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America's Secret Death Penalty Drugs

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Governments have gone to great effort to keep the sources and methods of their death penalty regimes secret.
In November, the Omaha World-Herald sent a simple records request to the Nebraska state government. Along with several other news outlets, the paper wanted to know the source of the drugs to be used in an upcoming execution—the first in the state in more than 20 years.
In the past the Nebraska Department of Corrections would have provided this information, but now it refused. Officials there insisted that the supplier of the drugs the state intended to use, in the name of its citizens, to sedate, paralyze, and stop the beating heart of an inmate were exempt from Nebraska's public record law.
In December the Nebraska chapter of the American Civil Liberties Union (ACLU) sued to challenge the denial.
Nebraska is just the latest state to decide the executioner's black hood of anonymity also covers the pharmacies that mix the deadly compounds used to kill prisoners. As letha…

Iran: Every single man in a village executed for drug offenses

Iran Human Rights (FEB 25 2016): Talking to state run news agency Mehr on Tuesday February 23 about the huge problem of drug usage and offenses in Iran, Shahindokht Molaverdi, Iranian Vice President for Women & Family Affairs (appointed by Hassan Rouhani in 2013) said: We have a village in Sistan & Baluchestan where every single man has been executed. The children [of these men] are potential drug traffickers; either because they will seek revenge for the deaths of their fathers or because they will need to financially provide for their families, as a result of lack of support by the government.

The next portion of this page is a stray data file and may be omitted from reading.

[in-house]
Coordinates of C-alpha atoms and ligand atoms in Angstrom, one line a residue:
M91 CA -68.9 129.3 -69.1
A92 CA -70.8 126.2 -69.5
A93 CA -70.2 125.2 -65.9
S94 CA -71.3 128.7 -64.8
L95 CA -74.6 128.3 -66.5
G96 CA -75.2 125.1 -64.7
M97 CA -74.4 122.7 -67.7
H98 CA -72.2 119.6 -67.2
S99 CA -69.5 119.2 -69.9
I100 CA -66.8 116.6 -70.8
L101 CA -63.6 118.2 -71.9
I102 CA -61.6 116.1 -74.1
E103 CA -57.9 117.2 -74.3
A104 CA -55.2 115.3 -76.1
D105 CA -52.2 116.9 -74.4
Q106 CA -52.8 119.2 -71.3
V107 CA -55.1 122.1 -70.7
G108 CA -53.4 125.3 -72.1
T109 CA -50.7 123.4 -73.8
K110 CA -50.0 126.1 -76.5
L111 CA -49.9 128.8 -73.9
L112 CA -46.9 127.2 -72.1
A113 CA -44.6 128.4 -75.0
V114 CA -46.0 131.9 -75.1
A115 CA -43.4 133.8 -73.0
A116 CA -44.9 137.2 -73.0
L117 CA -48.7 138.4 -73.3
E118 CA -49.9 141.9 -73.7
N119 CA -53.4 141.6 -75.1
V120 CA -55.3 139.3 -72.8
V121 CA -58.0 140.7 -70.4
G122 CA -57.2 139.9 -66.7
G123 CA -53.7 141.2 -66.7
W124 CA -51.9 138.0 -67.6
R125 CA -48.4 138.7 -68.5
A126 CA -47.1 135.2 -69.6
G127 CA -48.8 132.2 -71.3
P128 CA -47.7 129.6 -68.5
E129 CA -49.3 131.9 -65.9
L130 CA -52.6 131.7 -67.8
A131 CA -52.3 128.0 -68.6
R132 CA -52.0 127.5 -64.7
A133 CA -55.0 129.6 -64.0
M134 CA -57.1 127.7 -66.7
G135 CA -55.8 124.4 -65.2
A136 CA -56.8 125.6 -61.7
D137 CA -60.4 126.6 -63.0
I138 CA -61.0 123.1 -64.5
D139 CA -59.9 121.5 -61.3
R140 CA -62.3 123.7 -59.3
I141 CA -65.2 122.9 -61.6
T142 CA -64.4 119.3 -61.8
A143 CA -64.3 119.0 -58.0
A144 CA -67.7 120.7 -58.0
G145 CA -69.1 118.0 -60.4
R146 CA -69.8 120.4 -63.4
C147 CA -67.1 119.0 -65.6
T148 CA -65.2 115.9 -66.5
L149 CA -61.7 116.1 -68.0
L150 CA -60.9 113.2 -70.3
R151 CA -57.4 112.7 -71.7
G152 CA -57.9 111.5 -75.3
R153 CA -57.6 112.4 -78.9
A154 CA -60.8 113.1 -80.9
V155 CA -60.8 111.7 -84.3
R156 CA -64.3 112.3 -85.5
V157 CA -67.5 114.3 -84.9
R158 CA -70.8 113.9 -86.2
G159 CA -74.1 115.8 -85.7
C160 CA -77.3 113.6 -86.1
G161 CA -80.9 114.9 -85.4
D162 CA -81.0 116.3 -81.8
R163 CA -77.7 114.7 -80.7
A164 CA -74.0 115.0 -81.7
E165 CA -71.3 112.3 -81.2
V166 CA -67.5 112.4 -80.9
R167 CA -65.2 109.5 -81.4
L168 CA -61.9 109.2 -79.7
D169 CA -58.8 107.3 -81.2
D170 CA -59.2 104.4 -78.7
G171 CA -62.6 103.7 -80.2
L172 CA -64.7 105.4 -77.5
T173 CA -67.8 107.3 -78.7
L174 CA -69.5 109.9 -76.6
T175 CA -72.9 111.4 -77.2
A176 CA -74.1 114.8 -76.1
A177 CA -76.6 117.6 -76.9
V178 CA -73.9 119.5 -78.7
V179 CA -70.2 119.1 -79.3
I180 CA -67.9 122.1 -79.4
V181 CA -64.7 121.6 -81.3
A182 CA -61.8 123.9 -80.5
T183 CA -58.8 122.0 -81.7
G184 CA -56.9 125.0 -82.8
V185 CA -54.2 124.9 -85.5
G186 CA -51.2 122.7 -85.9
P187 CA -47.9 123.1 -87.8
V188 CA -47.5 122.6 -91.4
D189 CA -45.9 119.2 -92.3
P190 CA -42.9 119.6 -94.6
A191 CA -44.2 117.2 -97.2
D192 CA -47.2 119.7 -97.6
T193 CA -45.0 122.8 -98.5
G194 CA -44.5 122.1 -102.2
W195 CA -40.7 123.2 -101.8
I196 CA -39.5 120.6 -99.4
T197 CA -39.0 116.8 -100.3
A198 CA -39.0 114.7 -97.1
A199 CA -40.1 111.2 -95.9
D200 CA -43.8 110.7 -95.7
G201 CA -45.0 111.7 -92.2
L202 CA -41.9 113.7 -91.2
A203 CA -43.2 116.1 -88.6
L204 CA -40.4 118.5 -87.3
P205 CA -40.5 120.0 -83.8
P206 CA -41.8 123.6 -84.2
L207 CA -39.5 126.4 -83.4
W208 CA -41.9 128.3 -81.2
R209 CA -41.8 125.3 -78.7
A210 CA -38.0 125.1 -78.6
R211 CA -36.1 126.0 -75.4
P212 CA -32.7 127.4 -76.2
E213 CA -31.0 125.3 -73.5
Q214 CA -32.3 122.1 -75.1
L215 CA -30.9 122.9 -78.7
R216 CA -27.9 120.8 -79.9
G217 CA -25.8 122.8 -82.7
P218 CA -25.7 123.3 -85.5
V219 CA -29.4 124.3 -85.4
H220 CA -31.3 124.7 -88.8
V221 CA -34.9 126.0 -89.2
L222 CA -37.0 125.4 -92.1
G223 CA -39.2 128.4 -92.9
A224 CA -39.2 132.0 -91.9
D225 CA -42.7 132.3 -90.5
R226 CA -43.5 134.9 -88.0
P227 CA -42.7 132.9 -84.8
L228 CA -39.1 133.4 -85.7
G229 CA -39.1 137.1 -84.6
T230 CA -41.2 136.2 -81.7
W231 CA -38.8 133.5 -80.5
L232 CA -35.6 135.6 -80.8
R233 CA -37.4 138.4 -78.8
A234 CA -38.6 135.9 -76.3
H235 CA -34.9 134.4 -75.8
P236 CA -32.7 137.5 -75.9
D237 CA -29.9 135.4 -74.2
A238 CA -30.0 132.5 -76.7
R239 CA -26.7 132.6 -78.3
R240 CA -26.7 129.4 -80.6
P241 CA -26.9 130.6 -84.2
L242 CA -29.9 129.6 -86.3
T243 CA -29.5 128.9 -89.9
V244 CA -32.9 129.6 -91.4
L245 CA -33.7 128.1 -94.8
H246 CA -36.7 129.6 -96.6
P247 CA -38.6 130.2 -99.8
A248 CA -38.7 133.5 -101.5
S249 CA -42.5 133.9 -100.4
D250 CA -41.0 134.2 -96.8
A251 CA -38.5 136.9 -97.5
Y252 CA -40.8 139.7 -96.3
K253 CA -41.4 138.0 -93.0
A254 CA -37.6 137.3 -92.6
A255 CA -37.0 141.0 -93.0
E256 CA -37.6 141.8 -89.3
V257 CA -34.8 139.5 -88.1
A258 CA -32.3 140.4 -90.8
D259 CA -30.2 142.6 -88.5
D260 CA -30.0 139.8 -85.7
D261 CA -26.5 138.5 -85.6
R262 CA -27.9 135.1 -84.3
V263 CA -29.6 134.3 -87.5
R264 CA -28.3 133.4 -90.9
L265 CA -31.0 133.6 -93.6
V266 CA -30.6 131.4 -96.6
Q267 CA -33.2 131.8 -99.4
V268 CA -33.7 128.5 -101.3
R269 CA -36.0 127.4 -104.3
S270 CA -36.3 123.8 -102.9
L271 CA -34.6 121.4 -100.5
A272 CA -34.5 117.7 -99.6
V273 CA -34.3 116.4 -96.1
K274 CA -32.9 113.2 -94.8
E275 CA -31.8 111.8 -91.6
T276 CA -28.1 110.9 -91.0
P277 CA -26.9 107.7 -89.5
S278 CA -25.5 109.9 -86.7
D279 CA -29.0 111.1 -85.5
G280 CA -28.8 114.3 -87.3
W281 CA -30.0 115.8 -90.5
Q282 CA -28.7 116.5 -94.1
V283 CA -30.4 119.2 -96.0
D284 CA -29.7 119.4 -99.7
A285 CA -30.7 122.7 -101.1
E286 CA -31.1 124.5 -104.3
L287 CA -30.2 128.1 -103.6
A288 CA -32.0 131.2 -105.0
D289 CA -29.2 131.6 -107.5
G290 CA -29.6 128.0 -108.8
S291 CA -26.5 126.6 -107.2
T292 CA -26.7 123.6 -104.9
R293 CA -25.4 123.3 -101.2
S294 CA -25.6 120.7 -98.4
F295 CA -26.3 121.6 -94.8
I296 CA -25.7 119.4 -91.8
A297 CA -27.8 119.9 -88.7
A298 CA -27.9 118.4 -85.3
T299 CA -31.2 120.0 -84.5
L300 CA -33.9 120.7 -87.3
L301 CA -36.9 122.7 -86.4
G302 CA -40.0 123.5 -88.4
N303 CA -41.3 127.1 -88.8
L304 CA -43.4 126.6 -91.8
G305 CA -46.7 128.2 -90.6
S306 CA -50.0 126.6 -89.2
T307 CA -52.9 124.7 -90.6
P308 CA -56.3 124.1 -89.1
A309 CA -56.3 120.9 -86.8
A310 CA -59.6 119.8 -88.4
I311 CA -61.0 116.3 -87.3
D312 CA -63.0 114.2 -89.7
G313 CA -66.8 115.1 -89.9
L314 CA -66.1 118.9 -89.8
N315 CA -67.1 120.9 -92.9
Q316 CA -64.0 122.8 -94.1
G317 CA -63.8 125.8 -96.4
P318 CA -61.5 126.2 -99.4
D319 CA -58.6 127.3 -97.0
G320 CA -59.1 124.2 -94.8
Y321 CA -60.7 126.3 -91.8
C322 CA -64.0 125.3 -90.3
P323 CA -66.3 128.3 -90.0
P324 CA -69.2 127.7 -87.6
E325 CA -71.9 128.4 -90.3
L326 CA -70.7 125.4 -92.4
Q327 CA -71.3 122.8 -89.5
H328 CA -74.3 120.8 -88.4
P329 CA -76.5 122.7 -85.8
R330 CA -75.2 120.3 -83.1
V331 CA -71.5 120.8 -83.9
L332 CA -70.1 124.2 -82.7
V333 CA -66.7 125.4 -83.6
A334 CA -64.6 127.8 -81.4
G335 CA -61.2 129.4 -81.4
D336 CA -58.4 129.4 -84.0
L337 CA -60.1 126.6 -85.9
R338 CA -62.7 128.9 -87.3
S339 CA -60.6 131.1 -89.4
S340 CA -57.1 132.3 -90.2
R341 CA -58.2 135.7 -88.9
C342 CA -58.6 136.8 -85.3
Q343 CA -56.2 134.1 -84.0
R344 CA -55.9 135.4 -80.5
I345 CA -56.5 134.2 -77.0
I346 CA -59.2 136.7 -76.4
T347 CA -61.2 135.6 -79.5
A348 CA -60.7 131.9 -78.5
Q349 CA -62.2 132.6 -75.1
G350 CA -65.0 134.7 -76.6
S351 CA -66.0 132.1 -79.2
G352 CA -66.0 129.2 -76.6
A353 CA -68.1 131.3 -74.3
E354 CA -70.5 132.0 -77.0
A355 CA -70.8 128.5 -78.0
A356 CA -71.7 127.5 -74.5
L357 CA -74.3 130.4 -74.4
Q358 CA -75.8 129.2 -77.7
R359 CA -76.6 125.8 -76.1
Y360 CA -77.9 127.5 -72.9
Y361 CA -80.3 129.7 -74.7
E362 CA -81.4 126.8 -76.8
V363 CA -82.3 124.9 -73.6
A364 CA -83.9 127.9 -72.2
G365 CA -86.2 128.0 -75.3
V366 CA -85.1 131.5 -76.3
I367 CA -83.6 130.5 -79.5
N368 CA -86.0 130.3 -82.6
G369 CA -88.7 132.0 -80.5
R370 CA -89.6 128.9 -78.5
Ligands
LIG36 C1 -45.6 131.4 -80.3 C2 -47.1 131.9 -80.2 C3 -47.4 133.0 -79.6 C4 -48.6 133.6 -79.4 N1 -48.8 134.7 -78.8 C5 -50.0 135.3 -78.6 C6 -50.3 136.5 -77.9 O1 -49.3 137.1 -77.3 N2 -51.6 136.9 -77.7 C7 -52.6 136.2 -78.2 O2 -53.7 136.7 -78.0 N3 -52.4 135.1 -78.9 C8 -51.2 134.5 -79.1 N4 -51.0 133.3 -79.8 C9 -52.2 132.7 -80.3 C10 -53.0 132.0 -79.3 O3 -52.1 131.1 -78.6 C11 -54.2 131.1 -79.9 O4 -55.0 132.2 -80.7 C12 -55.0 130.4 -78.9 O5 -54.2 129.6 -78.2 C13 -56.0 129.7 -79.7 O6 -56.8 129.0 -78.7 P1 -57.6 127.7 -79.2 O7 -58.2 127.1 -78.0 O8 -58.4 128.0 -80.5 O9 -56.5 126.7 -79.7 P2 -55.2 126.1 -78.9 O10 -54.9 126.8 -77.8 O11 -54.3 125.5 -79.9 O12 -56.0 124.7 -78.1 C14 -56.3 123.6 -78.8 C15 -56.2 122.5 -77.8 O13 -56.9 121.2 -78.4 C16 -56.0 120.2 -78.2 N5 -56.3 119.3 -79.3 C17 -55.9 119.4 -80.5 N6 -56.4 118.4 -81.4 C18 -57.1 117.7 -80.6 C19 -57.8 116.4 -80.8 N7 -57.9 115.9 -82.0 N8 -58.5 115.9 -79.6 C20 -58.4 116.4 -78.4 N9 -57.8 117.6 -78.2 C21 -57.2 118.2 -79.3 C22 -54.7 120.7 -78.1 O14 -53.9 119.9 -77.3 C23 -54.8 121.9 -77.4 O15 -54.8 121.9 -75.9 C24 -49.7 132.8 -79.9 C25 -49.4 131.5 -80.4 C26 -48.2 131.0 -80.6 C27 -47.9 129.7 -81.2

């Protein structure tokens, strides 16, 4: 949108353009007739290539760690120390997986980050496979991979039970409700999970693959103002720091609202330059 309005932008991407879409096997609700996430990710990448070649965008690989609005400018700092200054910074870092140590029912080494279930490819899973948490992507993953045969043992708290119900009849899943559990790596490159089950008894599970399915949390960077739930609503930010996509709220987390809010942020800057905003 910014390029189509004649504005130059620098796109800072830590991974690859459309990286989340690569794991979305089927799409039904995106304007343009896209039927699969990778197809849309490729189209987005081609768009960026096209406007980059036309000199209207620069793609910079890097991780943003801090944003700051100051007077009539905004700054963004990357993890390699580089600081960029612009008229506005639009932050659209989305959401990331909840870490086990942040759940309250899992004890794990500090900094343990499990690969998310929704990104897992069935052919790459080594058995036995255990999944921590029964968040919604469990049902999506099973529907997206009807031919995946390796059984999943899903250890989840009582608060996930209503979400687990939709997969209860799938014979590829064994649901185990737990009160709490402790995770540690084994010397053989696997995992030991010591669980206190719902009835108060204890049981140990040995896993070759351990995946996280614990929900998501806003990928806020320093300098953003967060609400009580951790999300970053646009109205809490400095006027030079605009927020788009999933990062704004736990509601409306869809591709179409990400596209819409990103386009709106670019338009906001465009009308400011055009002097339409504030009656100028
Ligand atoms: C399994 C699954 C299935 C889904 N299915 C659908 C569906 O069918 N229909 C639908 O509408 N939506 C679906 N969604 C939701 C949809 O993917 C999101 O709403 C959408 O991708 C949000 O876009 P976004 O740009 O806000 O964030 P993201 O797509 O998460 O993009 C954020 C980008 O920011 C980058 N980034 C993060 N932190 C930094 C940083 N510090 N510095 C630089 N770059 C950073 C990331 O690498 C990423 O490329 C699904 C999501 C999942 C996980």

Every year several hundred people are hanged in Iran for drug related charges. According to IHR, the majority of people executed in Iran belong to the most marginalized groups in society, and ethnic regions are the most affected. "Iranian authorities have repeatedly admitted that the death penalty has not solved the problem of drug trafficking, but they still continue to execute people for drug charges. 

In 2015 the number of executions in Iran for drug offenses was the highest in 20 years," says Mahmood Amiry-Moghaddam, spokesperson of Iran Human Rights.

IHR once again calls on the United Nations Office on Drugs and Crime (UNODC) and country donors to stop providing equipment, funding, and technology to Iran until the death penalty is no longer issued for drug offenses.

The UNODC and the European countries who are funding its law enforcement cooperation with Iran must make their cooperation and funding of counter-narcotics efforts in Iran conditional on an end to the death penalty for drug offenses. 

The UN must not continue funding the Iranian authorities' "killing machine" under the pretext of fighting drug trafficking.

Source: Iran Human Rights, Feb. 25, 2016

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